There are few things more relaxing than spending a couple of hours in your garage, doing a task that you know how to do, you’ve done before, and you have all the right tools for.
I had a new tyre put on the Falco‘s front wheel yesterday, and I needed to get it put back on so I could use the front paddock stand on the Elefant.
As the front brakes had to come off anyway in order to remove the front wheel, I thought it would be a good opportunity to give them a bit of a clean before it ends up being sat around for most of the winter. Pump the pistons out a little bit, give them a good spray with brake cleaner, a scrub with an old toothbrush, and a wipe with a rag. A little smear of rubber grease around the visible part of the pistons, then push them back in.
There was almost a comedy piston-falling-out moment, when I forget that one caliper had nothing stopping the pistons moving when I pushed the others back in, but fortunately I realised just in time to stop an egress of brake fluid… phew.
Refitting the wheel was a bit of a pain: the design of the front spindle means that it’s easy to end up with the left fork in the wrong place, if you don’t get the spindle positioned correctly. In fact, the first time I had a new front tyre on my first Falco (R.I.P.), the fitter cocked it up to such an extent that it was hard to push the bike around, because the caliper was fouling the disk so much.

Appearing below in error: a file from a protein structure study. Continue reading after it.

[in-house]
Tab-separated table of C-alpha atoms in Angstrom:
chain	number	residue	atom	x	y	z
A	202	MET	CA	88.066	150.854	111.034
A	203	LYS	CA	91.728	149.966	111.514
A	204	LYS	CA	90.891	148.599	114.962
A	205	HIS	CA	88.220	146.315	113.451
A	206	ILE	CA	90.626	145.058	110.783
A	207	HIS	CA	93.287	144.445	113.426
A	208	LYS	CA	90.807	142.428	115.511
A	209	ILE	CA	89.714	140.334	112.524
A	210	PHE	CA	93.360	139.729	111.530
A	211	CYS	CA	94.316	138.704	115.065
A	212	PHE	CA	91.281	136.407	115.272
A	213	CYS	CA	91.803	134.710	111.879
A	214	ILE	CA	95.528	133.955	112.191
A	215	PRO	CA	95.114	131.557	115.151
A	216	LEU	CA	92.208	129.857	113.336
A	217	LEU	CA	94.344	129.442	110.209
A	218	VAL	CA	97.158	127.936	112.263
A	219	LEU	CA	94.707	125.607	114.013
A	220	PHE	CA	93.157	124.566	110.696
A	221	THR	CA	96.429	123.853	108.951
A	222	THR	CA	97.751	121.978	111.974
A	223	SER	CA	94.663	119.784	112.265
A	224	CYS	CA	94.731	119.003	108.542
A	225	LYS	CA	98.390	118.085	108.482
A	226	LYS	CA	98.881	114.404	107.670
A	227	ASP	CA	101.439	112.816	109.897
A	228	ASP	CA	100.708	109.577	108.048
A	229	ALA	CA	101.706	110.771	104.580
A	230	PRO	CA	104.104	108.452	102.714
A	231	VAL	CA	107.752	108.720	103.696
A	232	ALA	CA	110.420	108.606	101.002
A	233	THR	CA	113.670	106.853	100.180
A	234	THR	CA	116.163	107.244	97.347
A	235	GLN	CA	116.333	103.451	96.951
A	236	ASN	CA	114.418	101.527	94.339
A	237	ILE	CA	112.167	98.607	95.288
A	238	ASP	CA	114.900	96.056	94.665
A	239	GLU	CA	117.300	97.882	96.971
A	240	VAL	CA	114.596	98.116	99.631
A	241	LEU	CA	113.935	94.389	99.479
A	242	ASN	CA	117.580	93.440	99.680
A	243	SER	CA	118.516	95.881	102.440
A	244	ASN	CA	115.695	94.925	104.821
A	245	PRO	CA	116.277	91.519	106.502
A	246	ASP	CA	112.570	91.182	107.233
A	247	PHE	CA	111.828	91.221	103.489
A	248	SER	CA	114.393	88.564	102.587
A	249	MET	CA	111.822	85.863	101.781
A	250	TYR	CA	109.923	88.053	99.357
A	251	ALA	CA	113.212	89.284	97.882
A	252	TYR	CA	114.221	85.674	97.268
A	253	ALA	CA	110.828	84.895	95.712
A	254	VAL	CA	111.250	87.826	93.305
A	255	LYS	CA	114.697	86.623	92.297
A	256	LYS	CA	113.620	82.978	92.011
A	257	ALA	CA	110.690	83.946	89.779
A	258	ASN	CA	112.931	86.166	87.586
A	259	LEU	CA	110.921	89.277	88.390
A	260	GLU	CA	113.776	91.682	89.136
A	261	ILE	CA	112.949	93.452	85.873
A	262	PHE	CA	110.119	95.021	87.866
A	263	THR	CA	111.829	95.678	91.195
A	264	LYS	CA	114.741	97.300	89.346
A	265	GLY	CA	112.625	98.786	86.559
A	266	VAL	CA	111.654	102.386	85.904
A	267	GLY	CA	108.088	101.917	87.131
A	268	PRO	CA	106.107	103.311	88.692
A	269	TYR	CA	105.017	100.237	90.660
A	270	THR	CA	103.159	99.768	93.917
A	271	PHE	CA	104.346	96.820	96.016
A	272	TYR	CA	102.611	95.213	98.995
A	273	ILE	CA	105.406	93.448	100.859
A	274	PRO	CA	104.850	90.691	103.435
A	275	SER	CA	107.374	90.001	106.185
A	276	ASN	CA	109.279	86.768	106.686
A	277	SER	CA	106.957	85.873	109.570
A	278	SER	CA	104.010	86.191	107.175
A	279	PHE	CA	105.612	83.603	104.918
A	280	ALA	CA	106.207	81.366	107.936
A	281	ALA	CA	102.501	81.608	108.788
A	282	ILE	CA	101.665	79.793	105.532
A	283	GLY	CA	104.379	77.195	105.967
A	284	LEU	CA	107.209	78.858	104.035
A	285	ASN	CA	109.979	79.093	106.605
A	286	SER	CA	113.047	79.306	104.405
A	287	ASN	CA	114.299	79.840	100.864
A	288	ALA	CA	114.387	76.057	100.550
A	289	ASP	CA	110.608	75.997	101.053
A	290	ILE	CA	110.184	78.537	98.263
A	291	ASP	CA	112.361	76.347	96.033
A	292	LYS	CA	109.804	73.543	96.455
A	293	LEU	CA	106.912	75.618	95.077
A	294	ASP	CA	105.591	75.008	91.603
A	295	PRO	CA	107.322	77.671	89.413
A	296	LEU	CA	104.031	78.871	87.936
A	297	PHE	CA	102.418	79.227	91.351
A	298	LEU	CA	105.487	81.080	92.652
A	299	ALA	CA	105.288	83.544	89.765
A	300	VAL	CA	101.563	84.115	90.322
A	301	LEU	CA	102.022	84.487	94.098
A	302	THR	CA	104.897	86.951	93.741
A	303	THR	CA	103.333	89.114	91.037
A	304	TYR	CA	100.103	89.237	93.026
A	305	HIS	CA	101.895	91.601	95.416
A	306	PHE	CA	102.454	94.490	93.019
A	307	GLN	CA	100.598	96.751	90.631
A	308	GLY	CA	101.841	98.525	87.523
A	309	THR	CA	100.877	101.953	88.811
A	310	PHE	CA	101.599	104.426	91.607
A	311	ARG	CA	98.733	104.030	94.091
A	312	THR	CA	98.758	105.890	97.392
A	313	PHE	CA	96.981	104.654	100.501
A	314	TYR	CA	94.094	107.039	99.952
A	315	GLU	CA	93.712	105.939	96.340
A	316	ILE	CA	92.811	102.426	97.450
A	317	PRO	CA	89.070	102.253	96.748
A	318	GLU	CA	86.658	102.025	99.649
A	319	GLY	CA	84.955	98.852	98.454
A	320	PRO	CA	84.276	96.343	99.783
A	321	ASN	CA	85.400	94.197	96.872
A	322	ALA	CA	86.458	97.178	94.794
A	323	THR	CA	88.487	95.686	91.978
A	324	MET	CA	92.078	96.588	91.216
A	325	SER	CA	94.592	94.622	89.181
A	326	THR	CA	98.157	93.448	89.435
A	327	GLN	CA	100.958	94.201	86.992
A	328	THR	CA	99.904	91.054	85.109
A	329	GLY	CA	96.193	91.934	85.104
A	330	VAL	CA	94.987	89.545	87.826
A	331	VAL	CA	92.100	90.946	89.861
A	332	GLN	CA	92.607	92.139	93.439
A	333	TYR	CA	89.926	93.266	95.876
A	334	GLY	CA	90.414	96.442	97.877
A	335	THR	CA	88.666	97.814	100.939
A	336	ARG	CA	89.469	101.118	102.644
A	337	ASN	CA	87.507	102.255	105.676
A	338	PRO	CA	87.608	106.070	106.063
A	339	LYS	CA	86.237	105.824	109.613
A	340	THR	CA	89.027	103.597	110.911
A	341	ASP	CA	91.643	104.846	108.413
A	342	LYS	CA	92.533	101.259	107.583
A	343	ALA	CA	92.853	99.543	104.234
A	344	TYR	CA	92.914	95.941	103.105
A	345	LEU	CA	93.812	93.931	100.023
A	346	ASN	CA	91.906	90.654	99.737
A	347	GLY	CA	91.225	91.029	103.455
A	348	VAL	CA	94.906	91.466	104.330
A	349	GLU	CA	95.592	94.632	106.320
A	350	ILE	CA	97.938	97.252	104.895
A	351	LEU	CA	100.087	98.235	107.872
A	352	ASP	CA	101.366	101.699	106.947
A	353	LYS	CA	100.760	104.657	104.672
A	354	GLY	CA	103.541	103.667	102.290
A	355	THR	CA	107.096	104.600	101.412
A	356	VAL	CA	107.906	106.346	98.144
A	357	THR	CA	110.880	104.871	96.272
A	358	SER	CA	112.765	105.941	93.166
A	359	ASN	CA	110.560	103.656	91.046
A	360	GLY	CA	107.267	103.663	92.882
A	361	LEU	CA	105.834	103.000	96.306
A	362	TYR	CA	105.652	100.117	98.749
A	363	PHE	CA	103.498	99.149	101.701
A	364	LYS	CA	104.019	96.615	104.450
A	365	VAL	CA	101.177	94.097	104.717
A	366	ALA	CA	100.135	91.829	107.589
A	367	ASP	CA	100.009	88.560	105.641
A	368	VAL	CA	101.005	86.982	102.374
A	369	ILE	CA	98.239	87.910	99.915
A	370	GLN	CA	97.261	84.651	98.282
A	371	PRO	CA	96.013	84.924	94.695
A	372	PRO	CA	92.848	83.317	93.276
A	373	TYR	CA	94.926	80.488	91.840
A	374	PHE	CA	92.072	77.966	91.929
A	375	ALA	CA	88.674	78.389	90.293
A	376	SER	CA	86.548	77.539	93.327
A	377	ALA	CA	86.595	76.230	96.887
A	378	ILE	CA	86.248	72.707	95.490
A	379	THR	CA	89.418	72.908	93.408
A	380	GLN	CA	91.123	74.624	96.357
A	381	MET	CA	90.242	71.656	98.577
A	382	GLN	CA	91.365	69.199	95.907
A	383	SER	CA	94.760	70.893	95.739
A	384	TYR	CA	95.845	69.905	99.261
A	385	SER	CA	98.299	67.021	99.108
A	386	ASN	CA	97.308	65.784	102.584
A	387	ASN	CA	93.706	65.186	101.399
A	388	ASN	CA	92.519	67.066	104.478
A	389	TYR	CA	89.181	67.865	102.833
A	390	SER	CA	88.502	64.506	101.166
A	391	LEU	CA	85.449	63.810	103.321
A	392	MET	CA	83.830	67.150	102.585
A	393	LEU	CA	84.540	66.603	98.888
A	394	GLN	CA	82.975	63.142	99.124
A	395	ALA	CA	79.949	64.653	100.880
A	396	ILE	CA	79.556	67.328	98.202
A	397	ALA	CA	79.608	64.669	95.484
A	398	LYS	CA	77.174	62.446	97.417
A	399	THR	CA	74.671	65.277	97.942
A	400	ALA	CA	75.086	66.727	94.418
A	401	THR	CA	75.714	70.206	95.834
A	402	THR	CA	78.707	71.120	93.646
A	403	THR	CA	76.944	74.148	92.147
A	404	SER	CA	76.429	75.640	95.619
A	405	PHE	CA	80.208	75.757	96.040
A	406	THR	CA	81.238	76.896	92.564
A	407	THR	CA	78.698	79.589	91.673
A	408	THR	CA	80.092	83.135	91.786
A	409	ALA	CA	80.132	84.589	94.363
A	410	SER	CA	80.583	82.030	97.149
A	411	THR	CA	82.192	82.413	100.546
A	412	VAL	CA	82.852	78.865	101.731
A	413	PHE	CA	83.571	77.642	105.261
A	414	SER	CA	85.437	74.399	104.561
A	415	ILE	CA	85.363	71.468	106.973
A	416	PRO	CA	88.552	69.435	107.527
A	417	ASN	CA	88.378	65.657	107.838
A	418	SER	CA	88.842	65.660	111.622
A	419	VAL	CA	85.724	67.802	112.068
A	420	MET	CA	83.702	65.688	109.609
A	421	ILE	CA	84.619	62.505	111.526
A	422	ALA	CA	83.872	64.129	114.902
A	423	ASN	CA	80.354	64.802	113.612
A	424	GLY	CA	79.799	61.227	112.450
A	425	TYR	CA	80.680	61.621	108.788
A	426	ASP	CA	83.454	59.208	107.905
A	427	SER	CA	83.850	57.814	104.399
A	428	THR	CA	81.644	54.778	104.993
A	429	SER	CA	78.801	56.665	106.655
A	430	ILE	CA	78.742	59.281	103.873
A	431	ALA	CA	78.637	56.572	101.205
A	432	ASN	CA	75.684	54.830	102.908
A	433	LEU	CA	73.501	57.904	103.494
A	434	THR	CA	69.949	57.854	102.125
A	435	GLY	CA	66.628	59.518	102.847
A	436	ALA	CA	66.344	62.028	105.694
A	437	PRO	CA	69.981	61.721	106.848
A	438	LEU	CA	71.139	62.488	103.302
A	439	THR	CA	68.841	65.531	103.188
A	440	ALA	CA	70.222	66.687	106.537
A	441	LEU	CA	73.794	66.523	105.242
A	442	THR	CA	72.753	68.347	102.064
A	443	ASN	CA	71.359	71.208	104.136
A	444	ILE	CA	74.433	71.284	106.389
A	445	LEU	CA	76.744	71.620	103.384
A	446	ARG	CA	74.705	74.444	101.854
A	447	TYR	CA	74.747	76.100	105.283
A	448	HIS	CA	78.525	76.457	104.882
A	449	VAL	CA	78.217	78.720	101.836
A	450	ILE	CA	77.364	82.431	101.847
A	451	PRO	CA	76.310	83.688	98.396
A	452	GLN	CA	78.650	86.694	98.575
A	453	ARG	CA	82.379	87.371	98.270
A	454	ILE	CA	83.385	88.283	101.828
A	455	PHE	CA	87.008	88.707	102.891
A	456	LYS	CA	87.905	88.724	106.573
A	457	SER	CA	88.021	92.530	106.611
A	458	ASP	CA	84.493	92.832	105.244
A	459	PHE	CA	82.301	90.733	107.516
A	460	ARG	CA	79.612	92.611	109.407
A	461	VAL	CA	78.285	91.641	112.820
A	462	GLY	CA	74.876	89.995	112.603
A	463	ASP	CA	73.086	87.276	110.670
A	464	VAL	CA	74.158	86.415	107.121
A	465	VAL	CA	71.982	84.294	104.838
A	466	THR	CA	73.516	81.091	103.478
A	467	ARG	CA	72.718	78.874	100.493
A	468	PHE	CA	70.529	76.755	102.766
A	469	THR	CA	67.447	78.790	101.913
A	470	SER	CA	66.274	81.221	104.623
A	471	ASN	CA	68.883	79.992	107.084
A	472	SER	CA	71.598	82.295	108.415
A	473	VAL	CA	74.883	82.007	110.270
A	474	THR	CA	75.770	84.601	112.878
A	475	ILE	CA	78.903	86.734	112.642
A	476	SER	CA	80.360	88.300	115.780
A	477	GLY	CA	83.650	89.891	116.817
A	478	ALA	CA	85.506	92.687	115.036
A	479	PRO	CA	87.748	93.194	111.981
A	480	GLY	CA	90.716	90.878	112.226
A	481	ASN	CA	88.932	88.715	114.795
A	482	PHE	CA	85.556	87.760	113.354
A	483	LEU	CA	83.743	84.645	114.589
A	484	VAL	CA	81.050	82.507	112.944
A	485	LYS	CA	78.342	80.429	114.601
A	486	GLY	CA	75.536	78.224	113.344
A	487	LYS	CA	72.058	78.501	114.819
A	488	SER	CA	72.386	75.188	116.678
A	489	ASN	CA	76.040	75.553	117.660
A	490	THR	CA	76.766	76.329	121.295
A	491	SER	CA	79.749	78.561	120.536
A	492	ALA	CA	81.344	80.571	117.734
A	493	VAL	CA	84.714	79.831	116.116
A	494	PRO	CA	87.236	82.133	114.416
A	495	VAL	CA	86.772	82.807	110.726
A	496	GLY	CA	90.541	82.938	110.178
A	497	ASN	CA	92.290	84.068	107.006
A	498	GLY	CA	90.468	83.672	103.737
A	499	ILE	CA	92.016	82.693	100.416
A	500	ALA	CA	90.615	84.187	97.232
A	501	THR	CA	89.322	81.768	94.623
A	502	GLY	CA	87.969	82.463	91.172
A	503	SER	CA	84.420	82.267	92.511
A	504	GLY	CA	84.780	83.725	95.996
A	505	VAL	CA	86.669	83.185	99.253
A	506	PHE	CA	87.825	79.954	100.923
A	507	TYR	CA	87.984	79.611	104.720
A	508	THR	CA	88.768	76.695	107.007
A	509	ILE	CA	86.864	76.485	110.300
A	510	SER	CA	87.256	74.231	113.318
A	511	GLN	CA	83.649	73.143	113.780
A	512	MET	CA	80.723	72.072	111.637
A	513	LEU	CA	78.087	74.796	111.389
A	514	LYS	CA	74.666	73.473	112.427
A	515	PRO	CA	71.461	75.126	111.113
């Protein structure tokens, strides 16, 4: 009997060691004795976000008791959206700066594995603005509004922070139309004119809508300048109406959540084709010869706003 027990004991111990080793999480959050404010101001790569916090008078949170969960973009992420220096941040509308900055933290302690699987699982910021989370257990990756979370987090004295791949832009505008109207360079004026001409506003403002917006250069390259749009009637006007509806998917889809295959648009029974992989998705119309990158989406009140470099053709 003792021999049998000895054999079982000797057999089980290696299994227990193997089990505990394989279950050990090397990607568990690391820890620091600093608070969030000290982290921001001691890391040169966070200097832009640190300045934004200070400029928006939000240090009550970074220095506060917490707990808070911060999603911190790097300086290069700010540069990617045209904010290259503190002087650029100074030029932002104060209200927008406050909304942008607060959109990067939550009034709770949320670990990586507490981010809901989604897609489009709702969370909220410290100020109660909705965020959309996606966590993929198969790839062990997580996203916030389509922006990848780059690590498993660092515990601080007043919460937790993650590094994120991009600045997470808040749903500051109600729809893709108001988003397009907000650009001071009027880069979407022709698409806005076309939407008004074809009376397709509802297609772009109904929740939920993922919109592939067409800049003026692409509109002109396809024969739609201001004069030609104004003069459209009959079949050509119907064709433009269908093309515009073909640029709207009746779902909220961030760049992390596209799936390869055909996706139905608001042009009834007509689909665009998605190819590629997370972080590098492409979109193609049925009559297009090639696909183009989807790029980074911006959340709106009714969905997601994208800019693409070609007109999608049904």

Once I was happy with the position of the front wheel and spindle, the brake pads were given a fresh smear of copper grease, replaced, and everything tightened up in the correct order (or untightening, bouncing the forks, and retightening, as per the workshop manual, to make sure the forks are correctly aligned).
A couple of beers whilst doing it, some decent tunes on the stereo, and I was perfectly happy. If only it wasn’t so cold; the next little job (replacing the Elefant’s speedo drive and front wheel bearings) might need thermals, as well as my padded overalls.